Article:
greenpeace.org/dirtylaundryreport
8 Puma’s commitment is available at http://safe.puma.com/us/en/2011/07/
puma-is-committed-to-eliminate-discharges-of-hazardous-chemicals-2/
9 Nike’s commitment is available at http://www.nikebiz.com/media/
pr/2011/08/17_zero_discharge.html
10 Youngor did not respond to our letter. Greenpeace however, has
substantial information that the store where we bought the products from is
an authorised dealer.
11 These two stores are in Bangkok and Vienna. They both represented
themselves as authorised Kappa retailers. To further ensure we had
purchased and tested legitimate Kappa branded products, Greenpeace
made repeated communications to Kappa’s head office in Turin, Italy.
However, over several weeks, Kappa neither confirmed nor denied the
authenticity of these stores with regards to the Kappa branded products.
12 While a trademark dispute, between Puma AG and the Spanish
distributor Estudio 2000, is under litigation, Puma does not recognise
the Madrid Studio 2000 store, where we purchased the Puma branded
products we tested, as a legitimate distribution outlet for its products.
Estudio 2000 claims the products currently sold in this store were
manufactured by Puma AG.
13 OSPAR (2004). Nonylphenol/nonylphenol ethoxylates, OSPAR Priority
Substances Series 2001, updated 2004, OSPAR Convention for the
Protection of the Marine Environment of the North-East Atlantic, OSPAR
Commission, London, ISBN 0-946956-79-0: 20 pp. http://www.ospar.org/
documents/dbase/publications/p00136_BD%20on%20nonylphenol.pdf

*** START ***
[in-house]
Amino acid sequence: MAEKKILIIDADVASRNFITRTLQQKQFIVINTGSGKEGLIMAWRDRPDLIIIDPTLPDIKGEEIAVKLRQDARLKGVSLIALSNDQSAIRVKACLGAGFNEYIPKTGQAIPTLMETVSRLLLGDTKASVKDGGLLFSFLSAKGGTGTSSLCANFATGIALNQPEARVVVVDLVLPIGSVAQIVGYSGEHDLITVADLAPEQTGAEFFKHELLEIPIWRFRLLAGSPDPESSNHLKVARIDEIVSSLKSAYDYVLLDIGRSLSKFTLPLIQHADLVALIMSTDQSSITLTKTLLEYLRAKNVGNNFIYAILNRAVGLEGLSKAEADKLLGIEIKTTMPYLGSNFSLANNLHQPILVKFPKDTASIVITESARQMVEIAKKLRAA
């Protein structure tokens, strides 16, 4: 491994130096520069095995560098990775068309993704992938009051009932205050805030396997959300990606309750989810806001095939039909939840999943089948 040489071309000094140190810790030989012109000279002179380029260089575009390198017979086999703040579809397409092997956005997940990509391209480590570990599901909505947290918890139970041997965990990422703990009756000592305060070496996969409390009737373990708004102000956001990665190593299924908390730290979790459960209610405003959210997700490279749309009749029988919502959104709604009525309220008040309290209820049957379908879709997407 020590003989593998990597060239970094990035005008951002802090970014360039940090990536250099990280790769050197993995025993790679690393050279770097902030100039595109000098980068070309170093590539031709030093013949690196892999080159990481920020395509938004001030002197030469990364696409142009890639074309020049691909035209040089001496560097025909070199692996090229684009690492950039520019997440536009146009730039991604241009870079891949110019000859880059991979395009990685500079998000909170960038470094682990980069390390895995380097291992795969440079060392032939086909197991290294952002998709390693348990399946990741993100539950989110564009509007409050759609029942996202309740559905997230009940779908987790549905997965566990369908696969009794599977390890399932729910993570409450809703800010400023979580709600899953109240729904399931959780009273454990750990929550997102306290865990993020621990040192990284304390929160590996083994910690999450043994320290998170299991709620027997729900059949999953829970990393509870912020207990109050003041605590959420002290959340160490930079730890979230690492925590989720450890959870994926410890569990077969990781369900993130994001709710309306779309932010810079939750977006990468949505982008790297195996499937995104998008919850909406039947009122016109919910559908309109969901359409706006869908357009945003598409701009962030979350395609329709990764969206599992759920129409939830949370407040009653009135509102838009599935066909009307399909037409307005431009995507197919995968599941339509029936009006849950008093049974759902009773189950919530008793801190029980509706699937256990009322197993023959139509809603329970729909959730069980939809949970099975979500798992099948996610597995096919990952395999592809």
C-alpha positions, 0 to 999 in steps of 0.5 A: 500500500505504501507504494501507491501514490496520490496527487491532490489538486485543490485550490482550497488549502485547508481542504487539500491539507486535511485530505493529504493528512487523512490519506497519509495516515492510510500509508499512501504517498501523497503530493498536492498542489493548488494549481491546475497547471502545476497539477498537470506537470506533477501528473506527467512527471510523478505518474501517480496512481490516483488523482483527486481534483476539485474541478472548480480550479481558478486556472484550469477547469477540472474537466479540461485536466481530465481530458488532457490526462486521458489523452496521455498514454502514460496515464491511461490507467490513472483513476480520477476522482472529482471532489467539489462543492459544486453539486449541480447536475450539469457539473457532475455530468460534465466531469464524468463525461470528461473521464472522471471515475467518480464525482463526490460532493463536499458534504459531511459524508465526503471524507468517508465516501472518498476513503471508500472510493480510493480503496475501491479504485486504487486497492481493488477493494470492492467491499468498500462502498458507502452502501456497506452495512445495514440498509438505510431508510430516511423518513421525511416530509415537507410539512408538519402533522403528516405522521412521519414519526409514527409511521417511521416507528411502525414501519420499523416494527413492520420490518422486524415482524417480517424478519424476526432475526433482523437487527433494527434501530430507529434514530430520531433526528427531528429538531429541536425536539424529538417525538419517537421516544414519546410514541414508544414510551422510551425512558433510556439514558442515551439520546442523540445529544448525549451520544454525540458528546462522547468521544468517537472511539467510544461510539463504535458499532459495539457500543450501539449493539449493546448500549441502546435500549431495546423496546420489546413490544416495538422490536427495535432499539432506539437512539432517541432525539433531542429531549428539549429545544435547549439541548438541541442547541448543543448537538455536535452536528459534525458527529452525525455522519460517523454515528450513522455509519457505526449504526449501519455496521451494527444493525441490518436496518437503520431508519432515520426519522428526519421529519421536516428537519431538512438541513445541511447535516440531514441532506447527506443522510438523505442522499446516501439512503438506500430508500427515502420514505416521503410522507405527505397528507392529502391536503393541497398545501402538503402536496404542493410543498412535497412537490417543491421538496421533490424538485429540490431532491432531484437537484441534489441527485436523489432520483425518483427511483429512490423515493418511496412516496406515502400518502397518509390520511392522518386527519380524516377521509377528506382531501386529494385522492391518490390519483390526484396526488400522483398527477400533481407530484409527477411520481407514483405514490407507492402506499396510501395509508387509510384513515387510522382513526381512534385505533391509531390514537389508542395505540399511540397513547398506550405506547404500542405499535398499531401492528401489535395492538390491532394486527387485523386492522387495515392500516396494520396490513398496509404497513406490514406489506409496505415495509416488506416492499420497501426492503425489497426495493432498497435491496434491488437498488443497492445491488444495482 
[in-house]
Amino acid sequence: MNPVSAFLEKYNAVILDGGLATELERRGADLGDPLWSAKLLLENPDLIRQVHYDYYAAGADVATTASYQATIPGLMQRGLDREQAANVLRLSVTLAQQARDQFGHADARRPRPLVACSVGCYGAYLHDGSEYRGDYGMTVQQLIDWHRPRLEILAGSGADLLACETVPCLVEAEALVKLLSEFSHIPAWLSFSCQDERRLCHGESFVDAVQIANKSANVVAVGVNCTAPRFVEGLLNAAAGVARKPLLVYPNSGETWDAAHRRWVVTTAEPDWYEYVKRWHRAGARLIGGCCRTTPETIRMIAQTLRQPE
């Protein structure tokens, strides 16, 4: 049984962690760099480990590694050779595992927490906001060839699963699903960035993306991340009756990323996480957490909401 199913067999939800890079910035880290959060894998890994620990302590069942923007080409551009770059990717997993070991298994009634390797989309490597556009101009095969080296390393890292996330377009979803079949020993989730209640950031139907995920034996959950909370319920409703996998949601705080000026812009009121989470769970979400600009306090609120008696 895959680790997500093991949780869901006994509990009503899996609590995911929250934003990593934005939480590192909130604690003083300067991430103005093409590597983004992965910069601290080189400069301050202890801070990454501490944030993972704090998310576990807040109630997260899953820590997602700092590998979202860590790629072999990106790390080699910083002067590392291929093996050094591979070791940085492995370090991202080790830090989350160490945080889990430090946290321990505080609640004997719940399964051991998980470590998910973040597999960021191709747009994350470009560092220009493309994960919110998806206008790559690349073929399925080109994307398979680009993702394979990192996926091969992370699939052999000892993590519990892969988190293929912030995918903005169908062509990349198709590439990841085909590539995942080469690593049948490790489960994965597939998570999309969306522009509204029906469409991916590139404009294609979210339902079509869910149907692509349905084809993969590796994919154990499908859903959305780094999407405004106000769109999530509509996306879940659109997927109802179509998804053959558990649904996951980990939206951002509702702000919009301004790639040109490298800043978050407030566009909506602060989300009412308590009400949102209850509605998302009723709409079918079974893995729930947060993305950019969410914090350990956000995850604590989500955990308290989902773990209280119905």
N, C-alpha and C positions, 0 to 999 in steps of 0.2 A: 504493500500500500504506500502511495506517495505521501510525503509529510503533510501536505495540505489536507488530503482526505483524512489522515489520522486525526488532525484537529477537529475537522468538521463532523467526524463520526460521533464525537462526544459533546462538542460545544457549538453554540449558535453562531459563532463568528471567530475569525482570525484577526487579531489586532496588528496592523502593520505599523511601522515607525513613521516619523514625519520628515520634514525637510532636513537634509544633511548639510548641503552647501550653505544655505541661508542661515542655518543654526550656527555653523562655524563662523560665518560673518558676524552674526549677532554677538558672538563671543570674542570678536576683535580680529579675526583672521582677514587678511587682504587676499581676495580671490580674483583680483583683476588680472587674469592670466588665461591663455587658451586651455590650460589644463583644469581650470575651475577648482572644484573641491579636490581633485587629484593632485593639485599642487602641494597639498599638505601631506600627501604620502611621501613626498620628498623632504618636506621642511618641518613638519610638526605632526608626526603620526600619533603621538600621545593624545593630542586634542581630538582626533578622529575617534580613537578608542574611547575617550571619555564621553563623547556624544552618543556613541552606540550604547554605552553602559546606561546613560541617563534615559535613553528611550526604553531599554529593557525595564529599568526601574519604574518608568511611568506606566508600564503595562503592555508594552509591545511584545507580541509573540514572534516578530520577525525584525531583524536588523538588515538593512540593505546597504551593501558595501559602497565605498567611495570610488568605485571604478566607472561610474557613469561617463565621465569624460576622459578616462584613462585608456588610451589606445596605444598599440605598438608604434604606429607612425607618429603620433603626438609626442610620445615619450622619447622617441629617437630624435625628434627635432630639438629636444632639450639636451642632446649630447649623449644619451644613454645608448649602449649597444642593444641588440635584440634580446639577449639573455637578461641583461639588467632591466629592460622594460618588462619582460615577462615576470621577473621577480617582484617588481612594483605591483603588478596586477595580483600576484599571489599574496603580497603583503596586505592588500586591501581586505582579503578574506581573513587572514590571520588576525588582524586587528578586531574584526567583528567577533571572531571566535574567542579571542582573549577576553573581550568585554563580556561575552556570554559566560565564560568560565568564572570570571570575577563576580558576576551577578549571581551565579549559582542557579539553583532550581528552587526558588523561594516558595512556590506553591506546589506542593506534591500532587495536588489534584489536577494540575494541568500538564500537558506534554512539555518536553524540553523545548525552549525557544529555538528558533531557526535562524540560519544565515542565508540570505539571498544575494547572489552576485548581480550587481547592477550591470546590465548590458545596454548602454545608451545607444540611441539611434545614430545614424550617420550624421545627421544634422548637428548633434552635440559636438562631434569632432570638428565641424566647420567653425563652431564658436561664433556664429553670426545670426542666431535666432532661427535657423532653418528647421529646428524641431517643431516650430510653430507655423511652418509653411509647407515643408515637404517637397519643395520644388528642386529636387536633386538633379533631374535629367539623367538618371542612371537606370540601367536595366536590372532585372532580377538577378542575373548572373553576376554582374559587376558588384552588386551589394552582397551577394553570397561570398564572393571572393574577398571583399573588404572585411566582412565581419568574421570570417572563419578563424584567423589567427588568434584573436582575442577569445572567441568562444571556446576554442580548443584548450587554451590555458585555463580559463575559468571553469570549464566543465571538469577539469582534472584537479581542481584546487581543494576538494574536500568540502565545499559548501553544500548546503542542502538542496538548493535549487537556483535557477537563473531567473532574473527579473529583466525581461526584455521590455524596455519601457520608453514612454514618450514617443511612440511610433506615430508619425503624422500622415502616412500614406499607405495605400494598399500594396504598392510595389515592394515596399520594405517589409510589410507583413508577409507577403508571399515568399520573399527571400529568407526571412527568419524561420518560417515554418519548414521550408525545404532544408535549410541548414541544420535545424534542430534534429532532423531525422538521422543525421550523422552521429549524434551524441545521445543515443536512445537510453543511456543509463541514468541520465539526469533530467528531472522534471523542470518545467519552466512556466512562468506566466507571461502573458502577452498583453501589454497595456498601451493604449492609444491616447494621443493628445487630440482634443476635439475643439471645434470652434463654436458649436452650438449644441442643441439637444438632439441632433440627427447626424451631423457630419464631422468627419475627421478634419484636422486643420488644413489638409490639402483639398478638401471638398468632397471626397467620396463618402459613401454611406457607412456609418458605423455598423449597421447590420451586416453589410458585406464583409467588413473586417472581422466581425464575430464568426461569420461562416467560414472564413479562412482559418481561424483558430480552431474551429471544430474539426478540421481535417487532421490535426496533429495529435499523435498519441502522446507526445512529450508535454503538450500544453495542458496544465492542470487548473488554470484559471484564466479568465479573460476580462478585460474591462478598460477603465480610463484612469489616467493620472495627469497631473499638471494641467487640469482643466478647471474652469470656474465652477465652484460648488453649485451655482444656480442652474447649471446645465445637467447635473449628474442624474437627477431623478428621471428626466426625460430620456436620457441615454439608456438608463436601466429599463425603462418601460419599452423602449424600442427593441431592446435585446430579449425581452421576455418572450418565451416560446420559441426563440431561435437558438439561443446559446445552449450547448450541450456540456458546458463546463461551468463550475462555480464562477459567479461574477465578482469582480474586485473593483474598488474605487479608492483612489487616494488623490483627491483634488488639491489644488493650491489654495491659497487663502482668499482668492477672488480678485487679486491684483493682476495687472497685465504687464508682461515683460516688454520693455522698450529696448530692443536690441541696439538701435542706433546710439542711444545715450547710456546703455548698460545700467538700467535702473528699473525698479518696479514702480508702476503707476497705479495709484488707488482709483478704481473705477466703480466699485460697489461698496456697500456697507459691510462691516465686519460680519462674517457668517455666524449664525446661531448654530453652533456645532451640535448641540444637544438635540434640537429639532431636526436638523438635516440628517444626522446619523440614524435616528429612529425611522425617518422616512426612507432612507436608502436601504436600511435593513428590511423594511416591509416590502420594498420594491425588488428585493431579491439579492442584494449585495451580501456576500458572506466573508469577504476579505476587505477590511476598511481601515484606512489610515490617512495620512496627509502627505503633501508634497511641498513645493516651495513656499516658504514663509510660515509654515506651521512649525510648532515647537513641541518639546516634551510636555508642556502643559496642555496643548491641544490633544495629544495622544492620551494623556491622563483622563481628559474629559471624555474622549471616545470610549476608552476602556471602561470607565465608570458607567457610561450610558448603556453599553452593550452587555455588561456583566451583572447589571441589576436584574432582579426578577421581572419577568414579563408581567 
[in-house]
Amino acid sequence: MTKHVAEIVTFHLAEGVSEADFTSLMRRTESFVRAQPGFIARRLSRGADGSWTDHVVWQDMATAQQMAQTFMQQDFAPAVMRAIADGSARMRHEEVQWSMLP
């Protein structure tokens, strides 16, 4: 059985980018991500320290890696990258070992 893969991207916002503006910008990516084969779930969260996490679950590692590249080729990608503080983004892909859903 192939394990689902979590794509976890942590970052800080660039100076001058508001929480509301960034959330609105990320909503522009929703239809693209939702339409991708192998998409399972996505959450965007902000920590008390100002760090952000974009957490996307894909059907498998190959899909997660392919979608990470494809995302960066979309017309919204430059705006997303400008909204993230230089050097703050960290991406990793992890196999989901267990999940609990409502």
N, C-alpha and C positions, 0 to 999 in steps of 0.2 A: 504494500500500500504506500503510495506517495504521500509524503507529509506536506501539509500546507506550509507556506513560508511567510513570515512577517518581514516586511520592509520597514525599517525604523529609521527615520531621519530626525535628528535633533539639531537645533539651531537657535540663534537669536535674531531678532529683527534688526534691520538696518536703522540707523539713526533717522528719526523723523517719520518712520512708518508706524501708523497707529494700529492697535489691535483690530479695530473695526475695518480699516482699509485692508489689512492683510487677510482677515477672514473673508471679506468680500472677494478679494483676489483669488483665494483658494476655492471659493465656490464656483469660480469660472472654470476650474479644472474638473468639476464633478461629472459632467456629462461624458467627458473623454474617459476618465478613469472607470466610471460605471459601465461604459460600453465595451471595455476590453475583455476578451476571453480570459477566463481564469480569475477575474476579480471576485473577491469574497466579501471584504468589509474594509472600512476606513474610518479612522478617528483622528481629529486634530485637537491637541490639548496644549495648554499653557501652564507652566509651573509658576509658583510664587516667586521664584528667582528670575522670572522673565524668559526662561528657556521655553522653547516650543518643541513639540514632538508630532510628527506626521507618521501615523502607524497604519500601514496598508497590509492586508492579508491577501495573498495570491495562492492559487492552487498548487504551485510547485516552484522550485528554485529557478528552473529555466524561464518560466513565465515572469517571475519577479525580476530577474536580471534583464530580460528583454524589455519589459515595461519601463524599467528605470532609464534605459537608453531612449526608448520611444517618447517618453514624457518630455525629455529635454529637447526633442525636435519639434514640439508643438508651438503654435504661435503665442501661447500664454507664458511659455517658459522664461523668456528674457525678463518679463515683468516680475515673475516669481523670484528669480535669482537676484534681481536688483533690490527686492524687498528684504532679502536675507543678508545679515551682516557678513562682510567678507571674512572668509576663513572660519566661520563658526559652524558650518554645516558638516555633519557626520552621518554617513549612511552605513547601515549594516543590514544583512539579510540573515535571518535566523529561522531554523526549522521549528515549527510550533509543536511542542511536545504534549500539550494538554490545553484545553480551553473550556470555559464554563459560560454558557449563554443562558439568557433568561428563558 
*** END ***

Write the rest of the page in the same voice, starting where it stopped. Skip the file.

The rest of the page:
14 PARCOM (1992). PARCOM Recommendation 92/8 on nonylphenolethoxylates, OSPAR Convention for the Protection of the Marine

30

Dirty Laundry 2: Hung Out to Dry Unravelling the toxic trail from pipes to products

21 EU (2003) op cit.
22 MEP (2011). List of Toxic Chemicals Severely Restricted for Import and
Export in China(2011). Ministry of Environmental Protection (MEP), The
People’s Republic of China.
http://www.crc-mep.org.cn/news/NEWS_DP.aspx?TitID=267&T0=10000
&LanguageType=CH&Sub=125

24 Nike’s subsequent commitment to zero discharge by 2020 not only adds
a commitment to action on disclosing its hazardous chemical discharges
to the public but also offers to share its tools with the whole apparel sector,
seeking to catalyse a sectoral shift, and also supports the goal of systemic
societal change. Nike’s commitment is available at http://www.nikebiz.com/
media/pr/2011/08/17_zero_discharge.html
25 Regulation No 1907/2006 of the European Parliament and of the
Council of 18 December 2006 concerning the Registration, Evaluation,
Authorisation and Restriction of Chemicals (REACH)
26 https://afcares.anfcorp.com/anf/intranet/site/afcares/sustainability
27 Adidas Group (2011) “Green company”. http://www.adidas-group.com/
en/sustainability/Environment/green_company/default.aspx
28 http://www.hm.com/filearea/corporate/fileobjects/pdf/en/CSR_
REPORT2010_PDF_1302846254219.pdf
29 http://www.lacoste.com/library/download/pdf/LACOSTE_presskit_
en.pdf
30 http://www.pvh.com/pdf/environmental_policy.pdf
31 The ‘right to know’, in the context of workplace and community
environmental law, is a term commonly used to refer to the legal principle
(or recognition of this principle) whereby the individual has the right to know
about the environmental hazards - including chemicals - to which they may
be exposed in their daily life. More specifically, community right-to-know
aims to allow members of the public greater access to environmental
information held by companies or public authorities, thereby increasing the
transparency and accountability of both.

Dirty Laundry 2:
Hung Out to Dry
Unravelling the toxic
trail from pipes to
products

©Greenpeace / xxx

© ALEX STONEMAN / Greenpeace

Greenpeace
International

Dirty Laundry 2: Hung Out to Dry Unravelling the toxic trail from pipes to products

31

Greenpeace International
Ottho Heldringstraat 5
1066 AZ Amsterdam
The Netherlands
Greenpeace is an independent global
campaigning organisation that acts
to change attitudes and behaviour,
to protect and conserve the environment
and to promote peace.

greenpeace.org